Missing: Antimatter


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 Prof. Yosef Nir


Looking at certain pictures, we get the feeling something is missing. Prof. Yosef Nir, Dean of the Weizmann Institute’s Faculty of Physics, looks at the picture of matter in the universe and sees that “something” simply isn’t there. This mystery has wide-ranging implications, as this matter makes up everything from humans to remote galaxies.

The Standard Model of elementary particles divides matter particles into two groups: leptons (electrons and neutrinos) and quarks (the particles that make up protons and neutrons). Opposite this “picture” of matter is the parallel system of antimatter, which has the same types of particles, only with the opposite charges. Thus if the “regular” electron has a negative charge, its antimatter “twin” equals it in everything except that its electric charge is positive.

One would expect the universe to have equal quantities of matter and antimatter, yet the antimatter disappeared in the first few fractions of a second of the universe’s existence. Why did it vanish and how? That’s one of the questions investigated by Nir. His research focuses, among other things, on neutrinos, which only in the past few years were discovered to have mass. This finding might lead to the solution of the antimatter mystery.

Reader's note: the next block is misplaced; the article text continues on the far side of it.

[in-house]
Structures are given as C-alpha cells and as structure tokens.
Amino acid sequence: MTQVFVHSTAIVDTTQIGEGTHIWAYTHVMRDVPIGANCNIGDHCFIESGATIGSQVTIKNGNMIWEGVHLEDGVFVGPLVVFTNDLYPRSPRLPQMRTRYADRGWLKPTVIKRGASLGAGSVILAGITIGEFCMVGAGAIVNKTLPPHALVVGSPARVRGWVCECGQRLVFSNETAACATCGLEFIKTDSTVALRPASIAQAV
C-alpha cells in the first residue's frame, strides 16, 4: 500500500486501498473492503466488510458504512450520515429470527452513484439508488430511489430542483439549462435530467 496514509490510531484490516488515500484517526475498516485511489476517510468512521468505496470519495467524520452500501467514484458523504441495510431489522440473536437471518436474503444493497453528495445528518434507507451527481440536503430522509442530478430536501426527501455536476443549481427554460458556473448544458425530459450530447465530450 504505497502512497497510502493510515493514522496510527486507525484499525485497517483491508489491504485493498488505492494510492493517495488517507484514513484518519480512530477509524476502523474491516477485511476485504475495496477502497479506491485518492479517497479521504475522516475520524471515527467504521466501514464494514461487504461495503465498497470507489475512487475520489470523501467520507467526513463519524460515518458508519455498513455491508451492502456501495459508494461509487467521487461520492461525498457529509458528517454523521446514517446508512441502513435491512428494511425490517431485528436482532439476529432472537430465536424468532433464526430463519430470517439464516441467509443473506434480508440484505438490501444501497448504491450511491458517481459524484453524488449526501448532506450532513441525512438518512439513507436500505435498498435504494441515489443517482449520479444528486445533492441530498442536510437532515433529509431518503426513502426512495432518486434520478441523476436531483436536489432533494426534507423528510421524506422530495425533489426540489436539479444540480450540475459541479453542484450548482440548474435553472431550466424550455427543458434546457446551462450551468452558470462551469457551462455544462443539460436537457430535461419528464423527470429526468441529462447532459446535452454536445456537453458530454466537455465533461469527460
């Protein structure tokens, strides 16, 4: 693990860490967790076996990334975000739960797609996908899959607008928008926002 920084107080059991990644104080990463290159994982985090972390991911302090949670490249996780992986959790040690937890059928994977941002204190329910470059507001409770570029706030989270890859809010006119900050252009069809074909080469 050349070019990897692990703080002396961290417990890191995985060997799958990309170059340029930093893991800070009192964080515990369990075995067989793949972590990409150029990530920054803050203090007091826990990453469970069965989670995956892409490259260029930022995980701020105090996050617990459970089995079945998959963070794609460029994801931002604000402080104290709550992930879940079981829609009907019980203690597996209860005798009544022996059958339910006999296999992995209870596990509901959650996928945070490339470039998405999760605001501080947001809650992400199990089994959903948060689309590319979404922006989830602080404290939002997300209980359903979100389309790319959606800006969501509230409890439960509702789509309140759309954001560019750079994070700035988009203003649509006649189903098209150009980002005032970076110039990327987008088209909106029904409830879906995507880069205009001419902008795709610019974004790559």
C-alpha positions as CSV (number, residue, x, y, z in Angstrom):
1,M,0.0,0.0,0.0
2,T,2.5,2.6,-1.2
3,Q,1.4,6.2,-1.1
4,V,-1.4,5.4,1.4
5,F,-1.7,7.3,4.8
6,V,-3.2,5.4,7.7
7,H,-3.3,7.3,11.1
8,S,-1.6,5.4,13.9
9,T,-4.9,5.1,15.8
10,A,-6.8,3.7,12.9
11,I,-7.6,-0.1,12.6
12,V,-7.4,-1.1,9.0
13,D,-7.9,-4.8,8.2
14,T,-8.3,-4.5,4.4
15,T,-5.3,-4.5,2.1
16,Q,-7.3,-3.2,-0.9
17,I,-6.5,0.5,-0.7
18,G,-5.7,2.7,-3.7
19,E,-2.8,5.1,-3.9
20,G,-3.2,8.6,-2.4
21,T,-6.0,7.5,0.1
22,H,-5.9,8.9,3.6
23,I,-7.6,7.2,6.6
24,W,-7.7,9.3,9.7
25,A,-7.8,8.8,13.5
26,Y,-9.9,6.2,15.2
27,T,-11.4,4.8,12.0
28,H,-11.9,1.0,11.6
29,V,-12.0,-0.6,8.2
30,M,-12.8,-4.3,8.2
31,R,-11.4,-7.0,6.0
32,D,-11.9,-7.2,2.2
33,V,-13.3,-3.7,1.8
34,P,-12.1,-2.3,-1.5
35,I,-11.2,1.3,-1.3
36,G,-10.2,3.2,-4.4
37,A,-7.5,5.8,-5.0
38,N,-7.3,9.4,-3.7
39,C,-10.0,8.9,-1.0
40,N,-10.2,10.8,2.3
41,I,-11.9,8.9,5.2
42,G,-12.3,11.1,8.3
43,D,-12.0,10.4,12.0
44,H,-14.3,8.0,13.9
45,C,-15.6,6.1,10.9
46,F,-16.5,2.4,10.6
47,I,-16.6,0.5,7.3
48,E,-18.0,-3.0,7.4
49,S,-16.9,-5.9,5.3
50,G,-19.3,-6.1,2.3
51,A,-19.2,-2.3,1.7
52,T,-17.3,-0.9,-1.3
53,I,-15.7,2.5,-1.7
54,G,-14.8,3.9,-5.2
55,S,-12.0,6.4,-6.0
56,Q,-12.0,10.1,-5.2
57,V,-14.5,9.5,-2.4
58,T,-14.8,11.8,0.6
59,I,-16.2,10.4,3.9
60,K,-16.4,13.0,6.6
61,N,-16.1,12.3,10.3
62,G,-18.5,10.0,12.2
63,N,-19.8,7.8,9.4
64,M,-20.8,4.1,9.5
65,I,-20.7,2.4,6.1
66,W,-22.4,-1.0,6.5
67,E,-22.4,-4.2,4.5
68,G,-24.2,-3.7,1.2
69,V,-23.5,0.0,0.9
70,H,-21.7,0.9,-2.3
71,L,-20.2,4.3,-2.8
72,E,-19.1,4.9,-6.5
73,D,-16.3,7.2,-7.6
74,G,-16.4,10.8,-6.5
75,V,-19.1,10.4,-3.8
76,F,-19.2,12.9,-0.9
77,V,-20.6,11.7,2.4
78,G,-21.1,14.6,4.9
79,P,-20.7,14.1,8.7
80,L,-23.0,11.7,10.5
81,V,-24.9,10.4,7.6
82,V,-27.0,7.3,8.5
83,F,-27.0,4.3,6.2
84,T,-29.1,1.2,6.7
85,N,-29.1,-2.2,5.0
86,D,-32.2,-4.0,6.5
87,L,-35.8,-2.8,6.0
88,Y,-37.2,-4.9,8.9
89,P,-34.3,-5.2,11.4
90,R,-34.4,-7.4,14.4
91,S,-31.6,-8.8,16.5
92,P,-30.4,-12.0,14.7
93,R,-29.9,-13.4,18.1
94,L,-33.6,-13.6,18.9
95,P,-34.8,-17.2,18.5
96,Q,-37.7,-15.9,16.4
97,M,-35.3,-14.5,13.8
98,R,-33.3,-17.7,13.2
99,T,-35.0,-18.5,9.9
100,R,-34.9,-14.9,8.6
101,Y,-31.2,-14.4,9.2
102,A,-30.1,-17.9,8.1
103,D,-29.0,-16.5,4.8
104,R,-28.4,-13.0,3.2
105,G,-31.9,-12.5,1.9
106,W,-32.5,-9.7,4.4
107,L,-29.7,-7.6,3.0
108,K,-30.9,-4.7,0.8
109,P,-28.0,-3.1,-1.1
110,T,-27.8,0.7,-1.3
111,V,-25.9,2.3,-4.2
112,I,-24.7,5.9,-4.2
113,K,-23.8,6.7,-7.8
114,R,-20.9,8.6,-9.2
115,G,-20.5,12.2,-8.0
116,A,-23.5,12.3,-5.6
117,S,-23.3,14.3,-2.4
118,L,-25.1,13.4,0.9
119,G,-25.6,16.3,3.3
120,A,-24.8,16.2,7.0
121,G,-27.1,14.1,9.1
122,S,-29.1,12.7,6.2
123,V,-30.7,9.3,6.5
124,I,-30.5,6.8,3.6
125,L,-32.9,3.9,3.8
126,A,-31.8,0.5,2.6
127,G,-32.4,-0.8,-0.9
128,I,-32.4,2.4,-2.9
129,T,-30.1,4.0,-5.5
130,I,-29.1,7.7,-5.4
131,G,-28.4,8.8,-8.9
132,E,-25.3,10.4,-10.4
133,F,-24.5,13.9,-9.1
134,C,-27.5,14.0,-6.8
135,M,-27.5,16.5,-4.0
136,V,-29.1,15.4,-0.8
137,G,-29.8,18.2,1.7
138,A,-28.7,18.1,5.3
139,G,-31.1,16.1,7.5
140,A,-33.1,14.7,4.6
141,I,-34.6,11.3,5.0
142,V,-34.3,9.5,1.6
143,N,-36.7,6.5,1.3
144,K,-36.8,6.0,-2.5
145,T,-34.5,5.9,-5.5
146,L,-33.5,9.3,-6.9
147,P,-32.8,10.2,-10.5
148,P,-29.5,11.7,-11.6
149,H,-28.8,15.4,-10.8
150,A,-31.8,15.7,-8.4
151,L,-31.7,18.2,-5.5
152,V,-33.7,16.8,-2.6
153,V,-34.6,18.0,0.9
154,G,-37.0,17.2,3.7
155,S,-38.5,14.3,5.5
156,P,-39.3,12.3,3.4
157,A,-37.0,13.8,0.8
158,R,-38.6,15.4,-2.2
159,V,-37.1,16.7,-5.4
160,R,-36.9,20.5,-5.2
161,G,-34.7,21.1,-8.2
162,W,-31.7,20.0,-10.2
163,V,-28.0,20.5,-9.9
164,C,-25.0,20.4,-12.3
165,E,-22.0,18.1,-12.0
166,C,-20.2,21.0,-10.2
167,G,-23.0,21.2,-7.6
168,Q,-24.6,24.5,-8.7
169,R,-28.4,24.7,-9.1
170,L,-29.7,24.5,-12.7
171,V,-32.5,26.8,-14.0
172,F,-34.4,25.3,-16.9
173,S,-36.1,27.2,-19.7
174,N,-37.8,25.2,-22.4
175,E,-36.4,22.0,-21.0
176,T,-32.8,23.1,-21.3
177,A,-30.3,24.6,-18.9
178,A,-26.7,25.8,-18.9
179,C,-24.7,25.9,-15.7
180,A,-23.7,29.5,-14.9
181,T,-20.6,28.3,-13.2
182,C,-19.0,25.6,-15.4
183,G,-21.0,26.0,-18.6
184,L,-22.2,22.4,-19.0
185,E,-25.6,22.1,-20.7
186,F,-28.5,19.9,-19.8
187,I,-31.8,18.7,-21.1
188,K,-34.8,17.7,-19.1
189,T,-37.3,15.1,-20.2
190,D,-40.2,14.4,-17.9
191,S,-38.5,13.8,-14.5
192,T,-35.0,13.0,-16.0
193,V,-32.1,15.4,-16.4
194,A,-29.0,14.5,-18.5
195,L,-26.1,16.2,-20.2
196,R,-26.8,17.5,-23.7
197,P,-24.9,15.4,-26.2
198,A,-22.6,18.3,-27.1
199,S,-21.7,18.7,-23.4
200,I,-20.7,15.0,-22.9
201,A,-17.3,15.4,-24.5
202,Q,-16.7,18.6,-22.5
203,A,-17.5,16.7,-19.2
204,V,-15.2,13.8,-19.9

Why Israel? Why Weizmann?

“I was born and raised in Israel. Just as I’m part of Israel, so it is part of me. During my army service as a helicopter pilot I got to know Israel’s beauty from up close. In my 22 years at the Weizmann Institute – 5 as a student and 17 as a faculty member – I’ve seen that the joy of research here is greater than in some of the best research institutions in the world.”

“I chose to be photographed in Tel Aviv, the city that brought together my mother, a daughter of Polish communists, and my father, who came from a bourgeois Austrian family. It’s a city of culture and openness that pulsates with life around the clock.”


Prof. Yosef Nir is the incumbent of the Amos de-Shalit Chair of Theoretical Physics.